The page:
Today's Reading

"They're good, too." Erin and Lucas had five adopted children, and there was no one in their lives who did not understand that they were a collective—one of those classic examples of the whole being greater than the sum of its parts. "Maude transferred to LaGuardia and she's doing well—she's got two paintings in the senior gallery, which is a big thing. Damien still looks like a young Noel Gallagher—girls are calling all the time, but he's got more important things to do. Hector's, well, just Hector—I think he's the most self-contained child I've ever met. And Laurie and Alisha keep reminding me to stop and smell the jelly beans."

Neville nodded in approval. "Sage advice."

One of the waitstaff was walking by—a short girl in penguin colors whose red eyes said she had taken a cannabis break before her shift—and Neville got her attention. "Can we please get—?" He arched an eyebrow at Erin, then redirected it to Lucas. "What are you two crazy kids having?"

"I'll have a Sauvignon Blanc," she said. 

"Make mine a root beer. Lots of ice, please."

Neville shook his almost-empty glass. "And I'll have another bourbon, soda, rocks, please." He pulled out a fifty and tucked it under an empty wineglass on the cork-lined tray; evidently Neville was also over-tipping on behalf of the cheapskates in the place.

Neville had been a Wall Street banker with a penchant for vintage Ferraris, a habit he picked up once he started making what he liked to call real money. But two minor heart attacks had forced him to make one of those quality-of-life/fork-in-the-road choices, and hunting down Italian sports cars gave him more pleasure than simply shoveling all the zeros from clients' bank accounts straight into his own. He turned his hobby into a business and was now what Lucas considered a very fancy used-car salesman. It didn't pay as well as his former occupation, but he didn't wake up in the middle of the night having chewed through his mouth guard anymore, which was an amenable trade-off.

Neville picked up his glass and waved it in the air, indicating everything in general and nothing in specific. "So, once again, we find ourselves at an overpriced affair, populated by those without merit." He put the glass to his lips and finished what was left of his drink.

Erin asked, "Where is Lorne?"

Neville made the everything/nothing gesture again. "He's min-gling," he said, dividing the word into two hard syllables.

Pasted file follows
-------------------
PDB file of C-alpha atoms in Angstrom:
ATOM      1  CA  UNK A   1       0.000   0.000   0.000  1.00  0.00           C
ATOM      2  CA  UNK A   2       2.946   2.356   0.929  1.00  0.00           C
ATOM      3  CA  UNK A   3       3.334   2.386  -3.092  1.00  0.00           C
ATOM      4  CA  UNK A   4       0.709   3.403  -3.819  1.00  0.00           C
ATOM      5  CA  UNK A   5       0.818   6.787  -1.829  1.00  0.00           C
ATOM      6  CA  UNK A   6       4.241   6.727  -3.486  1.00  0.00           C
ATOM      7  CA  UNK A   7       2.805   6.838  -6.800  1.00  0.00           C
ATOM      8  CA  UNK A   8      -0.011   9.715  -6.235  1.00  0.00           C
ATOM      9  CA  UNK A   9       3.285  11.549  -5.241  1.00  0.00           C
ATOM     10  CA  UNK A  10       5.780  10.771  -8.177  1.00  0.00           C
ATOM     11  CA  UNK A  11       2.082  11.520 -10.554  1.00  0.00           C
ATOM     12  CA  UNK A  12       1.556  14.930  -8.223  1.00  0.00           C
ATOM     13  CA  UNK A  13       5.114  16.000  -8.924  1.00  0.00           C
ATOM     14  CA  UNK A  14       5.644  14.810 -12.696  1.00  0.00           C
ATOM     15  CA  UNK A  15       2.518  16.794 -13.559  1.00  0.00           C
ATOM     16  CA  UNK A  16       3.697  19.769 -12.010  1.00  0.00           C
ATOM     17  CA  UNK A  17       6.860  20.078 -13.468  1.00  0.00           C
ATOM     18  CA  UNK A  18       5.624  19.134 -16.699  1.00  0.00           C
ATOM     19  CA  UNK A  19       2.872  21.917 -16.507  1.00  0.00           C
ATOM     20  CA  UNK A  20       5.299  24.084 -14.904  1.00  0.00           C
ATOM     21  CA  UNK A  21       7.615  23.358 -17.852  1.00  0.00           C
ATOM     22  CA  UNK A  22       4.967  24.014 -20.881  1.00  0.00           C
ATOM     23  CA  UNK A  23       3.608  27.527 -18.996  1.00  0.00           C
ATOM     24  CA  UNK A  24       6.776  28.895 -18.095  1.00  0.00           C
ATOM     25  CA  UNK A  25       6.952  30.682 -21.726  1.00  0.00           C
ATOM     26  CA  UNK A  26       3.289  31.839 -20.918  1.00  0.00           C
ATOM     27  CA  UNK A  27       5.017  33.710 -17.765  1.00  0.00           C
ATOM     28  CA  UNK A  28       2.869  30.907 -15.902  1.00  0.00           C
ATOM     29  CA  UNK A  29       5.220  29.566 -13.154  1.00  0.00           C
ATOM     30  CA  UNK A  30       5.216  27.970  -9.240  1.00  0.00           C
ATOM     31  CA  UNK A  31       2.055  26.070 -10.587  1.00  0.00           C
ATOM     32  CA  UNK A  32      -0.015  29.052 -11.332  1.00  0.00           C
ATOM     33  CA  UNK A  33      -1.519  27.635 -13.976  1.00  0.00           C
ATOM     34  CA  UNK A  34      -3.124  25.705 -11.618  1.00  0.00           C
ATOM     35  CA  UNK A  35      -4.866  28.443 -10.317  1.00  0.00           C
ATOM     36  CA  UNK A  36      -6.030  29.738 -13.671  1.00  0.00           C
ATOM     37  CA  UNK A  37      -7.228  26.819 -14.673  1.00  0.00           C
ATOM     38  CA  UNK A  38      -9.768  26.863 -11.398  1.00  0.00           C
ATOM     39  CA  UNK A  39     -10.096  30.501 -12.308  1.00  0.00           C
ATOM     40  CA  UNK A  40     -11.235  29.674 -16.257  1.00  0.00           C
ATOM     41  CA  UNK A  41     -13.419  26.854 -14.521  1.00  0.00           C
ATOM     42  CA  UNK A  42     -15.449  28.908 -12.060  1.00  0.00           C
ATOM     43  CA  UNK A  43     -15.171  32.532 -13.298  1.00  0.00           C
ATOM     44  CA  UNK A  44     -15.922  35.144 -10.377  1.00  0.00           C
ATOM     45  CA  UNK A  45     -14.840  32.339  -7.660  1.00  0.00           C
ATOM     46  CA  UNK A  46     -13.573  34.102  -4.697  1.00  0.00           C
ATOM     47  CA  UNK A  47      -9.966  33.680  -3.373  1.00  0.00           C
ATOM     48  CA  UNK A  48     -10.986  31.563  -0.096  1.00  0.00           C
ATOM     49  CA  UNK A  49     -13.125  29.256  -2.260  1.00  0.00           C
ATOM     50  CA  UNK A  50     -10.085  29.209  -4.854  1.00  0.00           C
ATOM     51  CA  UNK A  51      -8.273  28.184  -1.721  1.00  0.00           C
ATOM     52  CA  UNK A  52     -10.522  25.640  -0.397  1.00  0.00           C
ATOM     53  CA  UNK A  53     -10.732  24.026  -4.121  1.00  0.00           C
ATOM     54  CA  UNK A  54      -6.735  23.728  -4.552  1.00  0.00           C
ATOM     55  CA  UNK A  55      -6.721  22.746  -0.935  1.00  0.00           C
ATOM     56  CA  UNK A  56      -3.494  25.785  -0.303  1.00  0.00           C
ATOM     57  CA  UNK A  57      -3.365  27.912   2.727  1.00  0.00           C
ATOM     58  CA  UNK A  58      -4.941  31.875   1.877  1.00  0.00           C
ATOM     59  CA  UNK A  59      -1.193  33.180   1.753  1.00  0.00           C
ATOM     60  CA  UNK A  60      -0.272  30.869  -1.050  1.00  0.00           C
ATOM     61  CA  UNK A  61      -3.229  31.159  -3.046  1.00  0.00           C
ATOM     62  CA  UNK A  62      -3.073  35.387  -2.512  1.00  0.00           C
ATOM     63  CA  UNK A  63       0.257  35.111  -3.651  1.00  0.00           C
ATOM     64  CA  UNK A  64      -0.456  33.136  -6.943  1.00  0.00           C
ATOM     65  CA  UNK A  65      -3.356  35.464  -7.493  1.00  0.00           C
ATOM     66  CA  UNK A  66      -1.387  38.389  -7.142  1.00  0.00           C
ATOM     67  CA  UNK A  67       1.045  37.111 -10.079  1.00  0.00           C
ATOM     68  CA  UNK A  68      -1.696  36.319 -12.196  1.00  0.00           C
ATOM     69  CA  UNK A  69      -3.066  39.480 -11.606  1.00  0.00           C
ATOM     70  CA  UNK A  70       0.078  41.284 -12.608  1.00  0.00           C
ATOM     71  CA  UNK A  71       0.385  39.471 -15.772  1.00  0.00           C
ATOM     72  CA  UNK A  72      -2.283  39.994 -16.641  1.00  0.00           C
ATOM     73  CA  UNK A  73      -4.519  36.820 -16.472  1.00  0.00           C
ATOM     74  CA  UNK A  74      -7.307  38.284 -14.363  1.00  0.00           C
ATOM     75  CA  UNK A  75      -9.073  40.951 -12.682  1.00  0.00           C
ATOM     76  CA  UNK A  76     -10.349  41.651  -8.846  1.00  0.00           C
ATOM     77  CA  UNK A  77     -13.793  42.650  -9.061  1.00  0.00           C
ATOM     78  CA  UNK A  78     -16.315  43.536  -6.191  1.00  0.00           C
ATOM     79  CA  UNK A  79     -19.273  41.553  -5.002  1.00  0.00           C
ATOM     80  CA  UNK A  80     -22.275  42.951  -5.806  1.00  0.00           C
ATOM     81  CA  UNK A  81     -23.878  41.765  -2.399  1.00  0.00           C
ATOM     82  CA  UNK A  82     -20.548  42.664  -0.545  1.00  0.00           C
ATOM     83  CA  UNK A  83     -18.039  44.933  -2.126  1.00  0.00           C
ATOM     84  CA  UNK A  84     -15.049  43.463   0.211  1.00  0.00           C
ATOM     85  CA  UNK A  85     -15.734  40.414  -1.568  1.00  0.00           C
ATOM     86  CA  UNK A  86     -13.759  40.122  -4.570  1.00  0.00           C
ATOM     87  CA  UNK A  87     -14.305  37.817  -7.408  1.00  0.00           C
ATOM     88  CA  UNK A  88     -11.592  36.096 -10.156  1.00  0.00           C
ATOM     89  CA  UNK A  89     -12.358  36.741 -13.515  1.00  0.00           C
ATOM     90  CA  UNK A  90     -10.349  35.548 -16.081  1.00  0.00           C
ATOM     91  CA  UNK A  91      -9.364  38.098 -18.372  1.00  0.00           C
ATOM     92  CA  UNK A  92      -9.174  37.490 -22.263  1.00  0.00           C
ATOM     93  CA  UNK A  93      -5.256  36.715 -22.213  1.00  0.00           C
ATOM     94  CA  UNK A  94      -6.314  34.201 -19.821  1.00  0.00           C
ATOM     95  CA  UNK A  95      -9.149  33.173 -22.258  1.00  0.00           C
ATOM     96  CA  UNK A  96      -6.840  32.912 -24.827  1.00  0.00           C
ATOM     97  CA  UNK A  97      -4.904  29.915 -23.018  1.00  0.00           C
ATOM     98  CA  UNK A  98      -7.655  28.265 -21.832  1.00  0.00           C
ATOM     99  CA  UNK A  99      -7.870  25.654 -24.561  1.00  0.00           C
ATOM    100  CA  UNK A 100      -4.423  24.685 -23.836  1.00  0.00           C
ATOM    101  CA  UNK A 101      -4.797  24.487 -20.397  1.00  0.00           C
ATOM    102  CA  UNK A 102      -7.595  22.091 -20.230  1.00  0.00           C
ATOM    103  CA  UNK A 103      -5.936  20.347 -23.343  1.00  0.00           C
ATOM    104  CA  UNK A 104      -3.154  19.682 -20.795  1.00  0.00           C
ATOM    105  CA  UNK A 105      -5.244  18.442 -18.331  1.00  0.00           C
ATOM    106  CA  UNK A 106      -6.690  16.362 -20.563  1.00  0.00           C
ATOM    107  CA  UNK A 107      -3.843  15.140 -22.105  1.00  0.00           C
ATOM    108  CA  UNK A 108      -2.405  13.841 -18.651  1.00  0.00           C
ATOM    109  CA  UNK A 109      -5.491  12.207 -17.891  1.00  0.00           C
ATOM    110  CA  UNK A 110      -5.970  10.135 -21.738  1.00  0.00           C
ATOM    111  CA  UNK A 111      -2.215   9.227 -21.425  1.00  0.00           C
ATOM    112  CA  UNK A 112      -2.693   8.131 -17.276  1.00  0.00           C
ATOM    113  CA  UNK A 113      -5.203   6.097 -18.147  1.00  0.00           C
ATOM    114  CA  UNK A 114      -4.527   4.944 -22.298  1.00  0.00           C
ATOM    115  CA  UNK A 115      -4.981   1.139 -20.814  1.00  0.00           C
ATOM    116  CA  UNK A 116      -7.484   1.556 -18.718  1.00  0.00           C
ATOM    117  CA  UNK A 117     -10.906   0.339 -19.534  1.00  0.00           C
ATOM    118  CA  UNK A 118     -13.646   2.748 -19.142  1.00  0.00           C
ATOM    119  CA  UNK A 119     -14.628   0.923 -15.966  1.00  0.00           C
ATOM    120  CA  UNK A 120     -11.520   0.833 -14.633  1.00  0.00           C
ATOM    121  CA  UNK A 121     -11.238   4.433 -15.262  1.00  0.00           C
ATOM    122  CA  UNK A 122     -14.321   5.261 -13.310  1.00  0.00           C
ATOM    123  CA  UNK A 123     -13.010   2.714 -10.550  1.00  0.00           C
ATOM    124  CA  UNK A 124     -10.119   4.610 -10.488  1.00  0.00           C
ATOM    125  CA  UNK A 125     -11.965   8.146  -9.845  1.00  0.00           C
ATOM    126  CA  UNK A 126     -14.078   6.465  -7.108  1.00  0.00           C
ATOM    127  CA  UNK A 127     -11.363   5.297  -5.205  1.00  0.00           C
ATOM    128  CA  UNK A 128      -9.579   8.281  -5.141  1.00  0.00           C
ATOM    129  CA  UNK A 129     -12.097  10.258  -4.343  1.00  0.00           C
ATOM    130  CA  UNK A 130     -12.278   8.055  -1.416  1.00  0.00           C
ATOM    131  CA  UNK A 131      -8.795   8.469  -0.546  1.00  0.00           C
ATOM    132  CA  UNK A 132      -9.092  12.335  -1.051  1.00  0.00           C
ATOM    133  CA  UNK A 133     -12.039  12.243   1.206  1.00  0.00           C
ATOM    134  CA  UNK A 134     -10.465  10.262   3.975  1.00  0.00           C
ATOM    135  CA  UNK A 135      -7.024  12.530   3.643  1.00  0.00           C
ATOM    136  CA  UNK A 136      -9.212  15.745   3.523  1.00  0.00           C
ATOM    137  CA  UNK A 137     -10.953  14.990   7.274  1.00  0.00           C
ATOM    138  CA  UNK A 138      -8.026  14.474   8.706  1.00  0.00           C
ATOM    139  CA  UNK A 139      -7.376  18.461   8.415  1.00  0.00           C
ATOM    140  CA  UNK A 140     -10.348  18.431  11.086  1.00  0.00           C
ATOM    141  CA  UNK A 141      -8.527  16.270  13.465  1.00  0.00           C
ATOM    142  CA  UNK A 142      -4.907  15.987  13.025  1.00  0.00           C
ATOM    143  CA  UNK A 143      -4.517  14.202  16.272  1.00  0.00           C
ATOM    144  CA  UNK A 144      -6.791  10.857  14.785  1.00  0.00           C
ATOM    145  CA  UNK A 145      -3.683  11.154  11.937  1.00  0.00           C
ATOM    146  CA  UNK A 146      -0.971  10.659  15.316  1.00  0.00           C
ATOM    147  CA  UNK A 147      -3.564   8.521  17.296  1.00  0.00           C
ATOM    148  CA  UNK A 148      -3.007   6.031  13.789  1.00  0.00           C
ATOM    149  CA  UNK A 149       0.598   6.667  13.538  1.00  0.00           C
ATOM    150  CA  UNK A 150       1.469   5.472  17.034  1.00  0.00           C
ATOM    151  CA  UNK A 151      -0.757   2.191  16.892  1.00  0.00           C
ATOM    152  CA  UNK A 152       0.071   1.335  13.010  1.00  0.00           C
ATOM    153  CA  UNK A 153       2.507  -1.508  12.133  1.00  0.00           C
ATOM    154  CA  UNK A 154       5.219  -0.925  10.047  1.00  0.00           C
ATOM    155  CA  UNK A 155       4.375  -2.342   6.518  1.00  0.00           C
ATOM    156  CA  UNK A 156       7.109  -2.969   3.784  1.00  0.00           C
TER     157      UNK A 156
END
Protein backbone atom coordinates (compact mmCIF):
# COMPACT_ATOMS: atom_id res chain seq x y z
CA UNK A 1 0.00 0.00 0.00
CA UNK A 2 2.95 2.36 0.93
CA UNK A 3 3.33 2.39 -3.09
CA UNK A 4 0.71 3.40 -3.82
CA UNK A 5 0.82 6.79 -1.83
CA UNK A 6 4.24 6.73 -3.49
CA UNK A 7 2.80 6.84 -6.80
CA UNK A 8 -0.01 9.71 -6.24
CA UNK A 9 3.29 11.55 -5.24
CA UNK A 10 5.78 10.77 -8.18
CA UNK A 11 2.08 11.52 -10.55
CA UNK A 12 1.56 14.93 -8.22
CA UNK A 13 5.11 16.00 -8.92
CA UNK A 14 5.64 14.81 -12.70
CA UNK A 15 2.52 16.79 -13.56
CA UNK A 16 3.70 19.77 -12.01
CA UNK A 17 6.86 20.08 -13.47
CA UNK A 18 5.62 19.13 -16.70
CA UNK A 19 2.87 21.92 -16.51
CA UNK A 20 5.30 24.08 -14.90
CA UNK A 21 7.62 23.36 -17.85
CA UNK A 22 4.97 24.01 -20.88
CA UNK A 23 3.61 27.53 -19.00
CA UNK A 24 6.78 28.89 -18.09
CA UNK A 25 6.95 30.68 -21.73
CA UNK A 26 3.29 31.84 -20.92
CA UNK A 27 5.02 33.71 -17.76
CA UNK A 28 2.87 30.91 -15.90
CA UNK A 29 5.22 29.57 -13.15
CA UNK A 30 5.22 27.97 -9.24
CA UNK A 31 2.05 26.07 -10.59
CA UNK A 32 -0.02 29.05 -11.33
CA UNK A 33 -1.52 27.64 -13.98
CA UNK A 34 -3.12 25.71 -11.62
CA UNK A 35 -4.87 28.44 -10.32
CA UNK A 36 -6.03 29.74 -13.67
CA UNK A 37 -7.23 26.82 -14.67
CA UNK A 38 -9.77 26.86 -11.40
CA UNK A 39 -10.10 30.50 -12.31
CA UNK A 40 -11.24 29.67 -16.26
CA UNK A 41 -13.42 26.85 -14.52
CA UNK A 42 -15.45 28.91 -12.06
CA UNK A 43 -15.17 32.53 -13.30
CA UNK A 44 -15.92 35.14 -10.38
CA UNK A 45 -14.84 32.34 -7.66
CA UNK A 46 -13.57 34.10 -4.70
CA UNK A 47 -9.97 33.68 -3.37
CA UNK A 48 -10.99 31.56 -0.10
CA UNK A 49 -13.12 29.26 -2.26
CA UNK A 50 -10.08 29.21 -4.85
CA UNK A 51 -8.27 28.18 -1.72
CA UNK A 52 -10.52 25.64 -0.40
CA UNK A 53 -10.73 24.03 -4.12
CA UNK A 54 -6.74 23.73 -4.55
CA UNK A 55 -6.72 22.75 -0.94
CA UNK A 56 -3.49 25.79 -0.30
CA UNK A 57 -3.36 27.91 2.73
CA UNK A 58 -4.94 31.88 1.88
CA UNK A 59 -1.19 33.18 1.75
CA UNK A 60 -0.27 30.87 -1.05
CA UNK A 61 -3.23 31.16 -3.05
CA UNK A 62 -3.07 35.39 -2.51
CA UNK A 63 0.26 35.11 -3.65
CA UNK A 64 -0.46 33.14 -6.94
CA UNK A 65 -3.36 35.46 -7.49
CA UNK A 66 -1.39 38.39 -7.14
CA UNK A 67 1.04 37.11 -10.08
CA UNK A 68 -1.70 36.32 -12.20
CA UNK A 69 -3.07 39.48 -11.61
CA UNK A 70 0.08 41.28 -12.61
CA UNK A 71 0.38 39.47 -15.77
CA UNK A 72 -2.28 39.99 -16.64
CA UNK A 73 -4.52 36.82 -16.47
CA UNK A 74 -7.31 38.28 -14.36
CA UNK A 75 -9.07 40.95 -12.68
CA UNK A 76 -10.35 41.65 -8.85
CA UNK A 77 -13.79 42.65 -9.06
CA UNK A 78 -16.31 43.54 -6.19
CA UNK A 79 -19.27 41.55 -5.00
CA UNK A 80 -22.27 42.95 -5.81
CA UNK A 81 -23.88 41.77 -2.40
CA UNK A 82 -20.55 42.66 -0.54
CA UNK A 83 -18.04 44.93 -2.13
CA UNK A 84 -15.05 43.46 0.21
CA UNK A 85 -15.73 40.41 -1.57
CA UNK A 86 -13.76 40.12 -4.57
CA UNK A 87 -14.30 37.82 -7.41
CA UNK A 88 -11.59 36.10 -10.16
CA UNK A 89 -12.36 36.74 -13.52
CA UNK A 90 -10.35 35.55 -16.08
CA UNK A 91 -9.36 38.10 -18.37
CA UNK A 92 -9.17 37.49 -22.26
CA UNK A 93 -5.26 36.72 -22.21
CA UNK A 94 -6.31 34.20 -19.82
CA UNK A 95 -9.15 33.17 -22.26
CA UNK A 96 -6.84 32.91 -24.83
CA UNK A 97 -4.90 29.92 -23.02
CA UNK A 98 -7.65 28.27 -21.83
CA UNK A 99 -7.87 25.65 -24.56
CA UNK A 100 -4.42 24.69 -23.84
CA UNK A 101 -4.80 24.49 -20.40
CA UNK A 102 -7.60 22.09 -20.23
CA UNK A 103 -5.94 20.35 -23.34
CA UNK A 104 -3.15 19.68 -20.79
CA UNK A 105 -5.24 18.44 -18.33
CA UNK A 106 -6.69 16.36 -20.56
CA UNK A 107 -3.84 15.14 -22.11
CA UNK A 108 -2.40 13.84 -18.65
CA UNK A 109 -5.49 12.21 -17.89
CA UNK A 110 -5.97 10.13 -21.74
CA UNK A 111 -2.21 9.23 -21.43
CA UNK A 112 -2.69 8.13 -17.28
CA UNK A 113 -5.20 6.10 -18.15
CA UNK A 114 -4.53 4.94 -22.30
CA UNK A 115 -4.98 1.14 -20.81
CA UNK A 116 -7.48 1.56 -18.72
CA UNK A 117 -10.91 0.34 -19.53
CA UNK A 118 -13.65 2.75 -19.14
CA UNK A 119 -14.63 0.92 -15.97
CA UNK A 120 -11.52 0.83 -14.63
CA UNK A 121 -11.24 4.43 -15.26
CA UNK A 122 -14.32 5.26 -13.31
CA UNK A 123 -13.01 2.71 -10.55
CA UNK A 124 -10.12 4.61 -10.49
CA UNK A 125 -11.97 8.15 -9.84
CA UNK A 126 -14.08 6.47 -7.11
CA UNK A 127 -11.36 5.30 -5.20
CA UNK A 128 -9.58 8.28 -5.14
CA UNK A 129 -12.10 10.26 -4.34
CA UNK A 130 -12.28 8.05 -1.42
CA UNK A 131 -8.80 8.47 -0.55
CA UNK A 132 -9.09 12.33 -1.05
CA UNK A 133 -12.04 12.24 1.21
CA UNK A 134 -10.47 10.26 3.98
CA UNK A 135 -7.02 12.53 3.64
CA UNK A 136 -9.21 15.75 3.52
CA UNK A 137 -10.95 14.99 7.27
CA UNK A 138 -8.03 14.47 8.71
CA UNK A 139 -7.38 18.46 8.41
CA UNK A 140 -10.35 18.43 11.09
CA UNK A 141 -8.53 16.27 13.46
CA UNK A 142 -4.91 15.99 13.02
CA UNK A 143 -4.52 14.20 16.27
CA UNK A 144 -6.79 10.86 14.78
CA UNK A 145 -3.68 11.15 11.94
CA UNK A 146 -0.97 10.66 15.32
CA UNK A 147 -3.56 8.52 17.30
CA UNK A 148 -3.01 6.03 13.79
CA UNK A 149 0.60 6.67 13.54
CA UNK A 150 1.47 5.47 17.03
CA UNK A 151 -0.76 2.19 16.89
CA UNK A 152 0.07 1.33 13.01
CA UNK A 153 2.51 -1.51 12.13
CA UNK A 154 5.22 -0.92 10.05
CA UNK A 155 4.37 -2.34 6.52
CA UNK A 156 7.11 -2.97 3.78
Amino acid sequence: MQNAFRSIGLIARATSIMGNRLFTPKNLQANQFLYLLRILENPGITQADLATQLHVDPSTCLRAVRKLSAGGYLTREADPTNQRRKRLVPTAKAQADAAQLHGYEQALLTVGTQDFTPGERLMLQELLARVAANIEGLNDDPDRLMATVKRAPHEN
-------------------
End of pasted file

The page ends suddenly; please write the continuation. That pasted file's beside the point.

As a child, Lucas had spent many evenings at these things with his adopted mother—the elderly Mrs. Page. She accepted every invitation sent her way, mostly because it gave her an excuse to dress up. As she got older, and her dwindling finances constricted her ability to contribute to whatever cause they were pushing, the invitations became scarcer. But even at the end, when she had been relegated to third-tier community hall events, she and Lucas always showed up dressed for the red carpet. Whenever he and Erin did one of these things, he wished Mrs. Page could be there with them. Which, in a way, he always felt she was.

Lucas was pulled back to the present when Lorne materialized out of the crowd, on his way from one conversation to another, and stopped to say hello. "How are the Pages tonight?" he asked, kissing Erin and giving Lucas one of their patented fist bumps—a habit they had developed to help Lorne with his carpal tunnel syndrome. But it was easy to see that he wasn't in the present at all—he looked tired and preoccupied.

After the fist bumping and kisses, he was gone, off to do more mingling.

Neville said, "He's pretty upset about Jennifer Delmonico," as he crunched an ice cube. 

Erin nodded. "I know he and Jennifer were close."

Neville's tone changed. "He's friends with her mother, Dee Dee, from way back. The first time I met him he was with her. It was in the café at ABC Decorating. She set us up—two strangers who never would have met without her interference." He looked down into his empty glass. "And she just lost a daughter. Jesus. What a world, huh?" Then he looked up and nailed Lucas with his infectious smile. "Look who I'm telling that to, the luckiest unlucky person I've ever met."

Lucas said, "You need to get out more," just as the waitress came back with their drinks. 

"One Sauvignon Blanc, one bourbon and soda, and a root beer—lots of ice." She smiled over the tray when she handed Lucas his soda—replete with tiny cocktail napkin—but when she saw his face, she blushed and turned away.

Neville slid another fifty under the empty glass he plopped down on the tray amid the wet rings. "For being so prompt," he said.

She scampered away before Lucas could throw another smile at her.

Neville raised the old-fashioned and said, "To Jennifer Delmonico, who I did not know very well, which I now regret."
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